Column: The Importance of Getting Tested for HIV

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Bruce Steinberg

This year, and every year, we conduct our largest outreach and testing event at PrideFest of the Palm Beaches.  It’s an incredible opportunity for us to reach out to the community and make HIV testing available fast, free and super convenient to a large numbers of gays and lesbians.

This was perhaps our largest testing year with more than 200 HIV tests conducted during the two-day event. But there was one test that I would never forget.

When was the last time you were tested for HIV?  The question alone can be anxiety provoking.  No matter how safe you are, or how often you get tested, the universal reaction to getting an HIV test is fear.  This past June 27 was National HIV Testing Day. It served as an important reminder for why its so crucial to get tested and be involved in HIV prevention every single day. It’s about more than simply protecting yourself.

I moved to Palm Beach County from New York City last year and wanted to get involved in the community.  I discovered Compass and quickly fell in love with the organization, its environment, people and the dedication of the volunteers and staff.  So I started as a volunteer answering phones and helping the public navigate the many offerings and groups at the community center.  Soon I trained to become an HIV Testing Counselor and by the fall of 2011 I was conducting HIV tests as well as pre- and post-test counseling.  There was a lot of meaning in my life as I really felt that I was truly helping other people in a way that was vital and immediate.  I was hired by the HIV Prevention Department in October, 2011 and was now doing HIV testing and prevention for a living.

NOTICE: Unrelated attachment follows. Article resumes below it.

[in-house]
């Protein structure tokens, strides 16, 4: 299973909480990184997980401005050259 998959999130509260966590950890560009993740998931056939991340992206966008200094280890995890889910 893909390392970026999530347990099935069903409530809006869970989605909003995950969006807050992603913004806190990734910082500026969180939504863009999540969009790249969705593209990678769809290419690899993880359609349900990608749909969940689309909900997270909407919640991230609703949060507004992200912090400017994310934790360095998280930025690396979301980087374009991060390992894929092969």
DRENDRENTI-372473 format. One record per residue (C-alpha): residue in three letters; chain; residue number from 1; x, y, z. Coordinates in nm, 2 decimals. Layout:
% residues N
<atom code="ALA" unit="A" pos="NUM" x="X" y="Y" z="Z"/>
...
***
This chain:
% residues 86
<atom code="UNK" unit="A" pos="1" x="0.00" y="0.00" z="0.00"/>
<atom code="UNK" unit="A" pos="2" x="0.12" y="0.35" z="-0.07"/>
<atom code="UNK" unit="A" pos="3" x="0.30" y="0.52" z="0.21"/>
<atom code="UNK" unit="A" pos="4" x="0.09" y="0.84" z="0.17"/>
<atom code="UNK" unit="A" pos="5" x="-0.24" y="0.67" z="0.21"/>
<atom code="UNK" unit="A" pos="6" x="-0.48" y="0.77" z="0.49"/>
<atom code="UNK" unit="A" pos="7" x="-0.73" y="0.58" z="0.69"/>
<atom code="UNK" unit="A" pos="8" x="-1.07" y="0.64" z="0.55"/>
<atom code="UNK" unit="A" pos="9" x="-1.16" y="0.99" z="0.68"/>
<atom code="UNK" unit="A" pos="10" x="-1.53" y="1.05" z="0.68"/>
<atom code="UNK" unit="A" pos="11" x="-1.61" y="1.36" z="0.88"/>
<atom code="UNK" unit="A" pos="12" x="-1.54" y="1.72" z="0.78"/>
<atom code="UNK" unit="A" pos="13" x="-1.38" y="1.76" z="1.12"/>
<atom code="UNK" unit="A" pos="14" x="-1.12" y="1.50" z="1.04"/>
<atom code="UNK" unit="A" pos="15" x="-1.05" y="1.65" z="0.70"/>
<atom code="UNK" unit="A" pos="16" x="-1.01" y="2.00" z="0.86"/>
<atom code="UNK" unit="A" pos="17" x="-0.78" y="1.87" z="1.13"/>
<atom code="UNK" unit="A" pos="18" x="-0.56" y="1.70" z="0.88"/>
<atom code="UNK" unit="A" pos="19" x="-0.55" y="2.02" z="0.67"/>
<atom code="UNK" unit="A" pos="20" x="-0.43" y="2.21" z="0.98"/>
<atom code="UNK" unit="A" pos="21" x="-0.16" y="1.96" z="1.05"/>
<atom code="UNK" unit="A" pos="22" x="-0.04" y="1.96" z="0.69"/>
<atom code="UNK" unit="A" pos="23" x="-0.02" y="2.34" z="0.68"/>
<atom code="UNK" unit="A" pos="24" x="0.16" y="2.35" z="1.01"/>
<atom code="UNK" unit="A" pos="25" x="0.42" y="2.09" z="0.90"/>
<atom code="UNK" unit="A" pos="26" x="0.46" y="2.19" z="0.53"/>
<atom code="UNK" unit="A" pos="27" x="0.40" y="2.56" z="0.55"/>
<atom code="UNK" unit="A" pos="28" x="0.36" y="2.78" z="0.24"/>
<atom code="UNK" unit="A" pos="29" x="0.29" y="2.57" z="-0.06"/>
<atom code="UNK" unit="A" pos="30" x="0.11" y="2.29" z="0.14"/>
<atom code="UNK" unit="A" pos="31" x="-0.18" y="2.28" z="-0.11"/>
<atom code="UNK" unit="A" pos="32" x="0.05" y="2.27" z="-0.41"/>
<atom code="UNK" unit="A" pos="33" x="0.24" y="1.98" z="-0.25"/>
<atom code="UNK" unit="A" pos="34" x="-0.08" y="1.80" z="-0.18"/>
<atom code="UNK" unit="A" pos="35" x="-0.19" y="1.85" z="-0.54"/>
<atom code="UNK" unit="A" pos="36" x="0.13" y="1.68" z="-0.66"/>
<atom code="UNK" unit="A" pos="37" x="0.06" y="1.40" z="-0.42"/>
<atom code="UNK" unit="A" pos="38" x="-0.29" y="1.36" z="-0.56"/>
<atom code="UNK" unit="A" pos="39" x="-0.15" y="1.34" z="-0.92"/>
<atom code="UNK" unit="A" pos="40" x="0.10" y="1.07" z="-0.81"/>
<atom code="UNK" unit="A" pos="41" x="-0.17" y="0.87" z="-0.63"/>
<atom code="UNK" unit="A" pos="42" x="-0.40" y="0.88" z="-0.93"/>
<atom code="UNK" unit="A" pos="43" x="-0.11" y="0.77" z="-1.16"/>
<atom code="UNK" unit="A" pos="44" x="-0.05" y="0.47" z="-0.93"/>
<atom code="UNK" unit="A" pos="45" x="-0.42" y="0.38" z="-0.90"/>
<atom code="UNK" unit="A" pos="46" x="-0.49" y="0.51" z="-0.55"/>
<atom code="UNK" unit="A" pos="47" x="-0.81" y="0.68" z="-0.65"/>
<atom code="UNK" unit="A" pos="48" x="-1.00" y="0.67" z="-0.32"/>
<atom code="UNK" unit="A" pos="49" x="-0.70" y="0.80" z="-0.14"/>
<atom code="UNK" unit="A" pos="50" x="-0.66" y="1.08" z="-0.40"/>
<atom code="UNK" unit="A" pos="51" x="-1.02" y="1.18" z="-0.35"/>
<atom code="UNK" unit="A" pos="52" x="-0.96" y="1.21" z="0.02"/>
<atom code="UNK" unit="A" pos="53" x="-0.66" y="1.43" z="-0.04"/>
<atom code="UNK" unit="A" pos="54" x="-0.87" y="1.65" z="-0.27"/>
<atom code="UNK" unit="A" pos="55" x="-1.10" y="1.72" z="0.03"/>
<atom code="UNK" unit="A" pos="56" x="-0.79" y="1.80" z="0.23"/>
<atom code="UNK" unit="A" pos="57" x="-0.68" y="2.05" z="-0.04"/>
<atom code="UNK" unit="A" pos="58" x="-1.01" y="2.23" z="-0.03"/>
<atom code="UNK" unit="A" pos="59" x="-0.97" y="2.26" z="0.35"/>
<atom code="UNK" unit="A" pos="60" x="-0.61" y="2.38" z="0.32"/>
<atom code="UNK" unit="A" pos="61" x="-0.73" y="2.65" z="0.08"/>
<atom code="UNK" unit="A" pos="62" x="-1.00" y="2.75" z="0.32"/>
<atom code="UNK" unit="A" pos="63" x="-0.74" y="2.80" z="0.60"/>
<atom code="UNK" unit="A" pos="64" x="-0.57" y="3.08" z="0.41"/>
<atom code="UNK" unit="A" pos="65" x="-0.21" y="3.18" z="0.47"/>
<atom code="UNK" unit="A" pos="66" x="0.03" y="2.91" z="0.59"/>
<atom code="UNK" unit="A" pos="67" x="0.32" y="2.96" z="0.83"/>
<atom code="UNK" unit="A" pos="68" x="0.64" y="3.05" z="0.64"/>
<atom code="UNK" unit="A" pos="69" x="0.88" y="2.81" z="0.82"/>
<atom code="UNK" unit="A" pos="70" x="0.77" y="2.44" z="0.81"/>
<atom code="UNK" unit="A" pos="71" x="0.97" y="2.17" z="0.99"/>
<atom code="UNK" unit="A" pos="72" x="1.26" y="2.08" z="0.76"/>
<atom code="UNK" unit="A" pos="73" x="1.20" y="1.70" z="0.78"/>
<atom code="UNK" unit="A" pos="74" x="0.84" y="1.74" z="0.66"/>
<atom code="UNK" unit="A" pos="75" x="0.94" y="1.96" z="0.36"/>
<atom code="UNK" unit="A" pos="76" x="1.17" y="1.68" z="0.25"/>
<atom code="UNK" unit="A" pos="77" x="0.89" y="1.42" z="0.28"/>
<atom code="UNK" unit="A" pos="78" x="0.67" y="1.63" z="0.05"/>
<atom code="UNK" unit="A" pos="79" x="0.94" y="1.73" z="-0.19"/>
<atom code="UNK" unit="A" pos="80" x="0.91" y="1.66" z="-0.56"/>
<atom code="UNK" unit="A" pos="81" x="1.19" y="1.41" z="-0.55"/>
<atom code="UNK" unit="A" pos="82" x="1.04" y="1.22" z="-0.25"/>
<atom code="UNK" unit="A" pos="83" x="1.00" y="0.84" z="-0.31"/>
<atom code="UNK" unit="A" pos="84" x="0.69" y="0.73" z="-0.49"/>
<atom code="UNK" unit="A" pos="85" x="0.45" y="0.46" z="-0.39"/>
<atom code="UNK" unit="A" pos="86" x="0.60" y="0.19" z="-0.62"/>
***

A friend of mine (I’ll call him Joe) came into our tent to get tested at the height of the rush on Saturday.  Whenever my friends get tested it makes me happy because it means that we are caring for and about each other. Joe and I had become friends a few months earlier.  We had a lot in common and hung out regularly.  I couldn’t believe my eyes when I saw his test result.  Joe’s test was “reactive” meaning that he was probably infected with HIV.   We would have to collect another sample and wait for a confirmatory result in 2 weeks.  But for now, I had to tell him.  I now had my first “reactive” result and it was a friend.  No amount of training could prepare me for this.

Initially he didn’t react.  Looking at me wide eyed, he listened to me speak awkwardly about what the next steps were and how the confirmatory test worked.  We then had a quiet moment, looked into each other’s eyes, and I saw his tears begin to roll down his cheeks.  Somehow in that moment we both experienced a new understanding of our lives.  For Joe, he knew his life had changed forever and would require a new focus on his health and wellbeing.  For me, I had found a new calling, one that gave my life real purpose… saving lives.

Joe was confirmed positive and subsequently had his blood tests.  The news was shocking, his immune system was in fairly bad shape.  Thank God Joe had not waited any longer to test than he did. Thankfully Compass was at PrideFest to make testing widely available and extremely convenient.  On that day, we may have saved Joe’s life, and perhaps others as well.  Why do we get tested?  We care about each other.